"Working the Room"

(...as it applies to Networking and Neuro-Linguistic Programming)

© 2009 Jackson Gillman


Ist place story told by Jackson Gillman at the 12/14/09 MassMouth Story Slam, the theme of which was “It’s My Job” (This is a written approximation of what was told.)

This is my job. Although I don’t always get paid for doing it, case in point. And I love my job except for the part which I’m not very good at which is figuring out how to get paid to do my job. In fact, I often have to invest a lot of time and money into trying to get myself hired by registering for showcases, tradeshows, conferences and learning how best to market oneself.

To that end, I went to a meeting of the National Speakers Association a while back, specifically interested in the session being offered that day by Diane Darling, who is an expert on networking. It was held at a big conference center in Westford and when I arrived, there was a board in the lobby steering people to the different events that day. The Boilermakers Union was meeting in the Bolton Room, oh, and the Speakers Association was in the Summit Room.

Diane gave us pointers about “working the room.” And she explained that when you work free-lance, interactions with anyone can be valuable marketing opportunities, so “the room” is everywhere. She gave us lots of really practical tips about meeting people, and talked about things like handshakes, eye contact, opening lines, and shmooze techniques. Then she had us all mingle amongst each other practicing all the things we learned. For someone like me who is rather introverted off-stage, this was all very helpful, especially getting to apply the lessons right away.

There was another presenter that day, Mark Shepard, who gave us an introduction to Neuro-Linguistic Programming, or NLP for short. In a nutshell, it’s a subtle science of how one can create affinity with another person by getting in sync with their mannerisms. For example, if you’re talking on the phone with someone who talks in a s-l-o-w drawl, and you counter that with a fast-paced patter, you’re likely to create more of a polarization. Where as if you match their speech pattern, that person will be much more comfortable talking with you.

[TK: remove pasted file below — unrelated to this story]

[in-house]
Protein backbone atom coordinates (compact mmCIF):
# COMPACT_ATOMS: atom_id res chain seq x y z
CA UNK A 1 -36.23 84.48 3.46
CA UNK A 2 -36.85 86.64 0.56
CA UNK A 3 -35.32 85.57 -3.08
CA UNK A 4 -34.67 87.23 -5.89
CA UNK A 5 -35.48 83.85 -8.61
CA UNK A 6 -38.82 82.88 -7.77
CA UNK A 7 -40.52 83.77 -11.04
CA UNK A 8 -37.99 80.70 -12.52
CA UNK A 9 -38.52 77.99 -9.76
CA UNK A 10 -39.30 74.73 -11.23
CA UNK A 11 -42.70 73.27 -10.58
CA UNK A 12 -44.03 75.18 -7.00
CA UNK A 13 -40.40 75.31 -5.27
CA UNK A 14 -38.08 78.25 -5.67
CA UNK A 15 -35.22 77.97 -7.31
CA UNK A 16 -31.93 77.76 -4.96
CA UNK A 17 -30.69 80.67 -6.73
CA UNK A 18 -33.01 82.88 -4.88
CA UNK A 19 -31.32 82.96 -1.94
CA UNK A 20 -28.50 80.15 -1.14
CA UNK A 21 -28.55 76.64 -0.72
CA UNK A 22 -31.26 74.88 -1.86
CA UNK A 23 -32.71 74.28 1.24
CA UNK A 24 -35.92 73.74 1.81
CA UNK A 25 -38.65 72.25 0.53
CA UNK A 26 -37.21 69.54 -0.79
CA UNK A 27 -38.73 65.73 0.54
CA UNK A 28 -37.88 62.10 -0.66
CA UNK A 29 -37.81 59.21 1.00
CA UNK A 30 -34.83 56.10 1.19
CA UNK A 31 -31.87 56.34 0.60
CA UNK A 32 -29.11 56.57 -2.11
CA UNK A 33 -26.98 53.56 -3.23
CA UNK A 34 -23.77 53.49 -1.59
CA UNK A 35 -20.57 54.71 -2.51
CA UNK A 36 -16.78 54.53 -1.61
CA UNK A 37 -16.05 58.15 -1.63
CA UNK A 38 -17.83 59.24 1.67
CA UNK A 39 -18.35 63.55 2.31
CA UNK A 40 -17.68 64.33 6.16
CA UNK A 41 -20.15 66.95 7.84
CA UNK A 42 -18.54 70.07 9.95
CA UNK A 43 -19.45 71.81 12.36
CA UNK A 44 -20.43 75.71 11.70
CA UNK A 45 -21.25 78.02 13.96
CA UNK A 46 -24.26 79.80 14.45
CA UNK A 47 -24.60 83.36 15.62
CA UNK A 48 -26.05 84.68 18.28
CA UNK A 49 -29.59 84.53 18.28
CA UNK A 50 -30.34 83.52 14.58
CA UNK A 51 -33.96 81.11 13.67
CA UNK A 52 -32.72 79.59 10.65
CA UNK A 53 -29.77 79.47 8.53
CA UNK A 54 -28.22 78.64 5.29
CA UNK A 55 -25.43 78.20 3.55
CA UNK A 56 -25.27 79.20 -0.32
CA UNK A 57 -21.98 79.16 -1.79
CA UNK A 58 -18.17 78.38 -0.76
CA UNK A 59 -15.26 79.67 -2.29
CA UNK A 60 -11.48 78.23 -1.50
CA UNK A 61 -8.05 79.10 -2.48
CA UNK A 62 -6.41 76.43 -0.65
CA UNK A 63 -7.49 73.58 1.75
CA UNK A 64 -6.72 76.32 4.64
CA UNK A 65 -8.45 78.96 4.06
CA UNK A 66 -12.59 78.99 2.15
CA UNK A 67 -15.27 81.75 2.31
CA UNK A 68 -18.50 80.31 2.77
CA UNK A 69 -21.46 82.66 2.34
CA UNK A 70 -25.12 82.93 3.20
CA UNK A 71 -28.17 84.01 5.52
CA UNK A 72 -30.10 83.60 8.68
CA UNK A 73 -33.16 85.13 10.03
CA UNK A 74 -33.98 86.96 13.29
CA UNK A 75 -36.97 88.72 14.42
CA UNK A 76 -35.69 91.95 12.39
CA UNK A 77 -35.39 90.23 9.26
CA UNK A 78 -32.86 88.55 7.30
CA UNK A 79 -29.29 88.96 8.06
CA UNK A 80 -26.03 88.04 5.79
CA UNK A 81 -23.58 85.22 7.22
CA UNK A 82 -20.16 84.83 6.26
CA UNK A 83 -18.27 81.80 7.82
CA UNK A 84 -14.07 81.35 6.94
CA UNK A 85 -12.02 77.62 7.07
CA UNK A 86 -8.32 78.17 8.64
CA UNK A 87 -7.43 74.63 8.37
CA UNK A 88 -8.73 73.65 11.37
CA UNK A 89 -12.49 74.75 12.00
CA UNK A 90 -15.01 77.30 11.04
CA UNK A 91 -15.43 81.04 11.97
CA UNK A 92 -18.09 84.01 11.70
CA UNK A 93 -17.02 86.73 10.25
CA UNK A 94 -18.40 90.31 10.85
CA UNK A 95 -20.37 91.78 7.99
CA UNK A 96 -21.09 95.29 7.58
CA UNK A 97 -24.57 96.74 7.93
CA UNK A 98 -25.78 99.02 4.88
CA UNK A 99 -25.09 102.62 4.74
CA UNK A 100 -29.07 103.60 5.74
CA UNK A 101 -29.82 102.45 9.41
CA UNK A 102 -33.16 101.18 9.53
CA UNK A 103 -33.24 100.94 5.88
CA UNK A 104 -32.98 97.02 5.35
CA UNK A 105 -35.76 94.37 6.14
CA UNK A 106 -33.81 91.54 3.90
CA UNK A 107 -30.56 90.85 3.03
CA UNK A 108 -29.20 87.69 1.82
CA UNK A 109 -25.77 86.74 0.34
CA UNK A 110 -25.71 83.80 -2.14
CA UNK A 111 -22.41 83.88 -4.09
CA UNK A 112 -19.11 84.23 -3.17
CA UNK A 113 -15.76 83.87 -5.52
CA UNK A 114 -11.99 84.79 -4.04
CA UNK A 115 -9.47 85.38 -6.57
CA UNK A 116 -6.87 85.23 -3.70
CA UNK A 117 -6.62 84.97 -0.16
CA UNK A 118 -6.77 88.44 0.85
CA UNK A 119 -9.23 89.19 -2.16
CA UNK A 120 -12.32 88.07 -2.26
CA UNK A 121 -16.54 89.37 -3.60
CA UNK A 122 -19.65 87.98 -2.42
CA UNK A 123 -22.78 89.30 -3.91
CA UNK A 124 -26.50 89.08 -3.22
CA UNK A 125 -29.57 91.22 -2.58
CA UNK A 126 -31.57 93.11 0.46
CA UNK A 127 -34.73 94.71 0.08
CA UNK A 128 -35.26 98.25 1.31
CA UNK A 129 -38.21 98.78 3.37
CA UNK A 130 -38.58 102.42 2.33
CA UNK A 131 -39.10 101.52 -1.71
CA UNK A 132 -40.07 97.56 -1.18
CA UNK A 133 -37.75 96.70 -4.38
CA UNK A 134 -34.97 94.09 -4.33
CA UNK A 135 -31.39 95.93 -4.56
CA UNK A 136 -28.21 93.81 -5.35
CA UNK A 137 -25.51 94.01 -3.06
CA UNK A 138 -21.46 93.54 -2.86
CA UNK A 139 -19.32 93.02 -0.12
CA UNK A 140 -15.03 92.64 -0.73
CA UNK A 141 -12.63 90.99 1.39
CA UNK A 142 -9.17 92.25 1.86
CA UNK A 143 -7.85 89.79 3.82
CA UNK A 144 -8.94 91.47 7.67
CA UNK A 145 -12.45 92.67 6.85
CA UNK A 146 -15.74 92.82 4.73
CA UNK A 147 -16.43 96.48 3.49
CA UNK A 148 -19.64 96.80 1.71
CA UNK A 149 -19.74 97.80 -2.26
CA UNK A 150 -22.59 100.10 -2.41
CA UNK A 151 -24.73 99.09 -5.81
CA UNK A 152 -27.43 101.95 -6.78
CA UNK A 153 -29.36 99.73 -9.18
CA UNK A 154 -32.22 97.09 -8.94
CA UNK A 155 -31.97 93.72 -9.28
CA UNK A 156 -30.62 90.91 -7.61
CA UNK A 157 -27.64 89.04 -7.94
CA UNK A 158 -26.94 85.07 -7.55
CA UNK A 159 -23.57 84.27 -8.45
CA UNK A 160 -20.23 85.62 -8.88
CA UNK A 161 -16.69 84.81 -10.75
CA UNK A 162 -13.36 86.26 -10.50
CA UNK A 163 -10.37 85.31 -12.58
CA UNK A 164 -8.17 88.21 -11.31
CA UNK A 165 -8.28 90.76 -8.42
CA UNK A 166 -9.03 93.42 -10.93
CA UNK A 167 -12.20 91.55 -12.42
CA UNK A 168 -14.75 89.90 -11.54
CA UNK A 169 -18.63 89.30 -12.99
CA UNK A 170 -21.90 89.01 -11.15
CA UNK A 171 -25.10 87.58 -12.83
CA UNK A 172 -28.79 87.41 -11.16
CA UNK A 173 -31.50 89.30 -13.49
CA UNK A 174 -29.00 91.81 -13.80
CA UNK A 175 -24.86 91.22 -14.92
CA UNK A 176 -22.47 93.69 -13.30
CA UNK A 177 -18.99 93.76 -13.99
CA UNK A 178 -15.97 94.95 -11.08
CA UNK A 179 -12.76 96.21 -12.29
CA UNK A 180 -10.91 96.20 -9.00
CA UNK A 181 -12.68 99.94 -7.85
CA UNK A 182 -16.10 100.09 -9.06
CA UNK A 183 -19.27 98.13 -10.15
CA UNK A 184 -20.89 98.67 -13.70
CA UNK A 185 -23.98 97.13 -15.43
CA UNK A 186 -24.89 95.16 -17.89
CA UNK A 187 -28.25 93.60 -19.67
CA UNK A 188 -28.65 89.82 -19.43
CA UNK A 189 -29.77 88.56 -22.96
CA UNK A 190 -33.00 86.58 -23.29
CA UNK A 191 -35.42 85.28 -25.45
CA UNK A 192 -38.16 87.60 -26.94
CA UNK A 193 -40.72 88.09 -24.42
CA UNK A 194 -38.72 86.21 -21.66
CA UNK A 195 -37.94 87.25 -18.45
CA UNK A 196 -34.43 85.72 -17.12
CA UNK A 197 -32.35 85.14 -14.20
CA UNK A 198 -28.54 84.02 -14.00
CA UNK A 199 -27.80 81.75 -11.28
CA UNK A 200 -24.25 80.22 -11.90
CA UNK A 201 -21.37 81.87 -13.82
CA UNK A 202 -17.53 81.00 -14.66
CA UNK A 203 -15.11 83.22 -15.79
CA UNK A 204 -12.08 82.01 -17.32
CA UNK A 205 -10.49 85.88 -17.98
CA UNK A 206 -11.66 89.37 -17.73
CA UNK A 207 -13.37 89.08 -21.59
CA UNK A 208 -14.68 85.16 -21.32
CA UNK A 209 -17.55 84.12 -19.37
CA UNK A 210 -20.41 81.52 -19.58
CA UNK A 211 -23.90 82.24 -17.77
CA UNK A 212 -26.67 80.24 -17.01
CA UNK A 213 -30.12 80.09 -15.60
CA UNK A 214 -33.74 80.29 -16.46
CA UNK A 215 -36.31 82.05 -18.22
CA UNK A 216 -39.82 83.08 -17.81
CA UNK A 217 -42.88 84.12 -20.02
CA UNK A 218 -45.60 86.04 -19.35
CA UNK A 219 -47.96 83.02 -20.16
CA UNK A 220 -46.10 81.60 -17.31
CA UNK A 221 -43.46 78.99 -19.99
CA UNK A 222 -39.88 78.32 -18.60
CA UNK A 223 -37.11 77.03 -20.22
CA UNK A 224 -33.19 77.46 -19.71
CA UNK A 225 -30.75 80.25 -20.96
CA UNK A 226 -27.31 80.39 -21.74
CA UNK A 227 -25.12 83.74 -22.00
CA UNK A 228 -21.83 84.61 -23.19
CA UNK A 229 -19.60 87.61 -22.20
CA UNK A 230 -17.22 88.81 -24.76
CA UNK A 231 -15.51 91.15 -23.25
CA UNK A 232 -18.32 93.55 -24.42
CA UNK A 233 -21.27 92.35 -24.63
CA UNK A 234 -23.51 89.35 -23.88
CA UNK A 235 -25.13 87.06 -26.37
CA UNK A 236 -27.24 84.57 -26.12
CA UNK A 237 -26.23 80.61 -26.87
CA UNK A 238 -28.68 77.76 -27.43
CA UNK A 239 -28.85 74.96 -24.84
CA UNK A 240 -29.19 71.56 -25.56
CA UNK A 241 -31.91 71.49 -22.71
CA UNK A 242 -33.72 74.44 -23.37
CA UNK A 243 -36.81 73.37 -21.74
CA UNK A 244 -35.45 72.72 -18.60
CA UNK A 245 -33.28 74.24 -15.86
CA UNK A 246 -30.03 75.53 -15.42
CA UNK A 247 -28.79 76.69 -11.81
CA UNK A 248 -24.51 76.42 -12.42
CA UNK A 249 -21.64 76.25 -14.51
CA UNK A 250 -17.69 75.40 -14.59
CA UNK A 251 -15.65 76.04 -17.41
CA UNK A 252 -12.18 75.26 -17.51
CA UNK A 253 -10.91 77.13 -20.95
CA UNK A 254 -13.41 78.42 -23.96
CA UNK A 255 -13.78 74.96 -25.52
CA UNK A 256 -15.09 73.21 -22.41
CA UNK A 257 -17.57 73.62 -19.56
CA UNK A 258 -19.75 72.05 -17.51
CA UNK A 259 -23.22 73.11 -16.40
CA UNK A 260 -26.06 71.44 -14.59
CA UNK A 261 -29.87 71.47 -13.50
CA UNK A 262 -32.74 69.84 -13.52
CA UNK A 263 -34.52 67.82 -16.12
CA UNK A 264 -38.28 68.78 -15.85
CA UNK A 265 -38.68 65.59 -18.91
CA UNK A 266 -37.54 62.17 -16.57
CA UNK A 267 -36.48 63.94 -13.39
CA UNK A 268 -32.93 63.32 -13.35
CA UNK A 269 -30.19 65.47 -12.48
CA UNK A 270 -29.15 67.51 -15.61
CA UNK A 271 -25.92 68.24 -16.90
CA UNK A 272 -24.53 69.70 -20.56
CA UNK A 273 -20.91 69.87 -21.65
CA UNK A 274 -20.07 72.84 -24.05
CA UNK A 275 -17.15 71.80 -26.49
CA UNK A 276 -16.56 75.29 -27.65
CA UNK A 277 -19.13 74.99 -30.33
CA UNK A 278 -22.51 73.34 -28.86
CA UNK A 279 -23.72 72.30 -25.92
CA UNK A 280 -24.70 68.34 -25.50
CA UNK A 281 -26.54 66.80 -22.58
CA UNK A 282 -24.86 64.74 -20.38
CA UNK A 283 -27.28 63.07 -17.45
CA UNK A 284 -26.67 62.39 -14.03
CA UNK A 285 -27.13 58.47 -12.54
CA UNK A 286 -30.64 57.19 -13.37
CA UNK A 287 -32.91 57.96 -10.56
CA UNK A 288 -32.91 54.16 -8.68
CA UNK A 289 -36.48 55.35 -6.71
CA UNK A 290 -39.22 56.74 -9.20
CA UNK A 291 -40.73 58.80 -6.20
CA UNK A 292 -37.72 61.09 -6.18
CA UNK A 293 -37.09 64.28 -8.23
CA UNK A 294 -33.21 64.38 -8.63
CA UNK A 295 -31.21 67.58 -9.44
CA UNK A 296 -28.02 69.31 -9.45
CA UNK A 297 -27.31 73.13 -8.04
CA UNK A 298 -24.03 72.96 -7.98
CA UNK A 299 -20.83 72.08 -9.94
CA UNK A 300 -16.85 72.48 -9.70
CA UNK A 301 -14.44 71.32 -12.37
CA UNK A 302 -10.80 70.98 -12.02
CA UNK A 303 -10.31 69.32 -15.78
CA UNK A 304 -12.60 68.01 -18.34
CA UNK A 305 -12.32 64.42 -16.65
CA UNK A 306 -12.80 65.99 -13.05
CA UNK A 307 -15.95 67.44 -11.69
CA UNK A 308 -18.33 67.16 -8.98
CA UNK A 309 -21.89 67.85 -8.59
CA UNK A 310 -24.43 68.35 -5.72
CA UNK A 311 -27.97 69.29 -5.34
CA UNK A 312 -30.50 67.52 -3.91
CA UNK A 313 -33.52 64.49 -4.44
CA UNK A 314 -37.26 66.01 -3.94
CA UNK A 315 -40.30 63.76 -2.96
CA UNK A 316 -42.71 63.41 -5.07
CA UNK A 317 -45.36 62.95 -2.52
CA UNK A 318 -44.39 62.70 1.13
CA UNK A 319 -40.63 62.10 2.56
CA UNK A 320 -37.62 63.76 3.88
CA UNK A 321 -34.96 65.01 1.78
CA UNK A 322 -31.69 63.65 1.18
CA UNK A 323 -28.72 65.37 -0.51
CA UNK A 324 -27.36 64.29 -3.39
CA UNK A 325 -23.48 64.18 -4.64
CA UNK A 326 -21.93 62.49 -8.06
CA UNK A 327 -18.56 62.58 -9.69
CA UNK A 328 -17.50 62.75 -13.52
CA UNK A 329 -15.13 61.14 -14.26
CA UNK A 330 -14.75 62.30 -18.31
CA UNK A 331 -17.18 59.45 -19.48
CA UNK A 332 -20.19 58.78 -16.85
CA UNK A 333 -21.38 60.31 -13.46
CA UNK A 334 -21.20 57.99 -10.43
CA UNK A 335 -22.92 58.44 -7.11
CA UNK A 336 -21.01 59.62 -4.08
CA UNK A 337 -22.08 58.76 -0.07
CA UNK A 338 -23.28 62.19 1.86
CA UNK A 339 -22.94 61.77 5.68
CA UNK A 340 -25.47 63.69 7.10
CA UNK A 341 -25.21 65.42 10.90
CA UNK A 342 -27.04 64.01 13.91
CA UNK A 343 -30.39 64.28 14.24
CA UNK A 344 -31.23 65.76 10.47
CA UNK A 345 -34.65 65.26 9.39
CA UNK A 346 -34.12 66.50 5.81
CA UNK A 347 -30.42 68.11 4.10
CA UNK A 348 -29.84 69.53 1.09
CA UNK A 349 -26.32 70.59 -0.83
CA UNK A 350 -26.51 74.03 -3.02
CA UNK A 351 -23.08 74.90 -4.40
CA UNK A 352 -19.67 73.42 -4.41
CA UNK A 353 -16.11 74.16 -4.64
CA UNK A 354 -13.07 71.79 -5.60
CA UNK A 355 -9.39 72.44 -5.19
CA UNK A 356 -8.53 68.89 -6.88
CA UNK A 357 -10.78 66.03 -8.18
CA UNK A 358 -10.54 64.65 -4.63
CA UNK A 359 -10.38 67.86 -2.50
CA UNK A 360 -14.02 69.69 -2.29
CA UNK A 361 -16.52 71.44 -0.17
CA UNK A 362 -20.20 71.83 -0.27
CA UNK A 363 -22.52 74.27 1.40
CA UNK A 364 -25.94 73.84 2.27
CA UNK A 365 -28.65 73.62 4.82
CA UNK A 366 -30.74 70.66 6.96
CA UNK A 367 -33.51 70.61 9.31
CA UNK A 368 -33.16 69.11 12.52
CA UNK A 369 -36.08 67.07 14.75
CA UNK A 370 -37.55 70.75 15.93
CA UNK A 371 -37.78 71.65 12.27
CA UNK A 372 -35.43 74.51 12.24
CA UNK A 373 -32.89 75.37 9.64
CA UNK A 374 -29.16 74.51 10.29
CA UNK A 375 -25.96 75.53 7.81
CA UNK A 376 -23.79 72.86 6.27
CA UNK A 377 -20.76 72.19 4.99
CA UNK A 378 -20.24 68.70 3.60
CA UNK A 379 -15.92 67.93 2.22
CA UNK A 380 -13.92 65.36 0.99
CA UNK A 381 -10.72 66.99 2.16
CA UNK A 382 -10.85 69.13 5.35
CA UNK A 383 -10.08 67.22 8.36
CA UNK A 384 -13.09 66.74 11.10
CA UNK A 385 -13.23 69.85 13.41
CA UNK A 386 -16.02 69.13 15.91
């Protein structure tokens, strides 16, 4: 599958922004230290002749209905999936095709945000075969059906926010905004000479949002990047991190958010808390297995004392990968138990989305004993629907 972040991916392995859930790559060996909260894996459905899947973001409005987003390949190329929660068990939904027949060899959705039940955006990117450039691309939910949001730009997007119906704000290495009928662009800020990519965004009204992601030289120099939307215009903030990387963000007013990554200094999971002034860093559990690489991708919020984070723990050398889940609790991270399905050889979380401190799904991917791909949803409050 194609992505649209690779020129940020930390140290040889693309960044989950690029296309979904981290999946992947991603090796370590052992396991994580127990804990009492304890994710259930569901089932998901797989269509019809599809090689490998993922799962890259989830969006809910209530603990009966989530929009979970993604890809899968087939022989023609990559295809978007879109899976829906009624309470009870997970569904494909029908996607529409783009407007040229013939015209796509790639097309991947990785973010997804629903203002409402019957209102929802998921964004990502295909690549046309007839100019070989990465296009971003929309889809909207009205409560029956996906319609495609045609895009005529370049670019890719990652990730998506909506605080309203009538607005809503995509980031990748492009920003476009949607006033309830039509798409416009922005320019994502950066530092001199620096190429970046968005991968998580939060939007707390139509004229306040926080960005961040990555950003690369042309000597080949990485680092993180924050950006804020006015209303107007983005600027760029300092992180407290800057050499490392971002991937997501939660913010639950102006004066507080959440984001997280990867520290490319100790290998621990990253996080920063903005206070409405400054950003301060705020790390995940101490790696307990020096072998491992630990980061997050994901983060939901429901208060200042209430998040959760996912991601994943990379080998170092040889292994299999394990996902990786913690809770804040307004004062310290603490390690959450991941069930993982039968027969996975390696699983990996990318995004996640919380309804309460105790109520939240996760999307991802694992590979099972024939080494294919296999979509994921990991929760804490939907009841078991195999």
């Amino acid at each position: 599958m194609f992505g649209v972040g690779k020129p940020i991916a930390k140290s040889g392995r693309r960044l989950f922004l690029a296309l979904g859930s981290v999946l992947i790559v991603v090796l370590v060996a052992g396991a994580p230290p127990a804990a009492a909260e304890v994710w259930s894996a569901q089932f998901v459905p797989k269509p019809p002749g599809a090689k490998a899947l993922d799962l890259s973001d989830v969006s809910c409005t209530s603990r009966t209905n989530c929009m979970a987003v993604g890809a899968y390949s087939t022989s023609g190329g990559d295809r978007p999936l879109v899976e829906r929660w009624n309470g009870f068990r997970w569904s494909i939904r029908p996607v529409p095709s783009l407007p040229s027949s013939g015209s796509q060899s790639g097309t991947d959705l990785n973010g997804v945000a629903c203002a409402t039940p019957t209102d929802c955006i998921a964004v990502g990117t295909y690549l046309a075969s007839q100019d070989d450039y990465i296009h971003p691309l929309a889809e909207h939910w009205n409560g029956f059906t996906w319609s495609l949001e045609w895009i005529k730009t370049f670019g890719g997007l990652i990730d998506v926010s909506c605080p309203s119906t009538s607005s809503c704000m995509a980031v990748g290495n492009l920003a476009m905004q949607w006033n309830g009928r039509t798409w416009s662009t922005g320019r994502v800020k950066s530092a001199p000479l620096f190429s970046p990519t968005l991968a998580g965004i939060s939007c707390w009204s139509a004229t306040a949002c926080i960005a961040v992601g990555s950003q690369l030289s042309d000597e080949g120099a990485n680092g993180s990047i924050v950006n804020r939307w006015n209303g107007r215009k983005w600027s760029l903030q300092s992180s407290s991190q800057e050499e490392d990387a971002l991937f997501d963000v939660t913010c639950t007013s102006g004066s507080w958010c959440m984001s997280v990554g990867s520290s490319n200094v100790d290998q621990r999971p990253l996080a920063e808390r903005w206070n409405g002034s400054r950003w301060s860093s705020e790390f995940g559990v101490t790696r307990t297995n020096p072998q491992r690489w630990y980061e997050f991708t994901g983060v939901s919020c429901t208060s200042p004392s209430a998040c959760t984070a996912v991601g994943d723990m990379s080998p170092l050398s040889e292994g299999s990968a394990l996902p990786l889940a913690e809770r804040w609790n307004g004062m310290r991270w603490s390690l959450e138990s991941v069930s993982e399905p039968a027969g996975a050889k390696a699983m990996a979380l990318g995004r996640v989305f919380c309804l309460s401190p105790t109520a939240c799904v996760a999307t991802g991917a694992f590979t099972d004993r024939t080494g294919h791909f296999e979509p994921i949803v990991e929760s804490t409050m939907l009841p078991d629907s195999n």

When you’re meeting with someone in person, there are a lot more things that come into play, like their posture, their comfort zone for personal space, how tactile they are, how they gesticulate. You can pay attention to their breathing pattern, and breath with them. You can even match their eye blinks. And the science behind this supports the idea that you can actually win friends and influence people with this tool. The other person might not know why, but they’ll subliminally just like you more if you can get on similar wave lengths with them. Again, Mark had us work the room and try doing this with each other. It was absolutely fascinating.

During a break, another man and I went into the men’s room and approached our respective urinals at the same time. I noticed that we unzipped at the exact same time. Then I could hear that we even started our streams at the same time.

Now there’s kind of an unwritten law that when you’re hanging out, so to speak, with a stranger at neighboring urinals, you look straight ahead, you don’t make small talk, or big talk, you just do your business and zip it. Well, we’d just been at a workshop all about networking and working the proverbial room and I didn’t see why that should exclude the men’s room, so I put myself out there and said –

Well, I wonder if urinating at the same time creates a bond too.

I am expecting a laugh and joking response in kind, but there’s just silence. A really awkward silence…

…You are with the Speakers group, aren’t you?

Then I notice his Boilermakers Union pin.

Where could I even begin to try and explain why I came out with that question? Nowhere. It wasn’t even worth trying. If he asked me, I know what the worst answer would be, even if it were the truth: Well, I’m just doing my job.

Now if either of us zipped up any faster, one of us could’ve lost something. Again, it was at the very same time(!) but I don’t think any bond was created here. On the contrary, at that point I don’t which one of us was more eager to get the hell out of that rest room.

But when I got back to the speakers meeting, I shared what had just happened and they thought it was a pisser, and it was. And now, I’ve shared it with you simply because – it’s my job.

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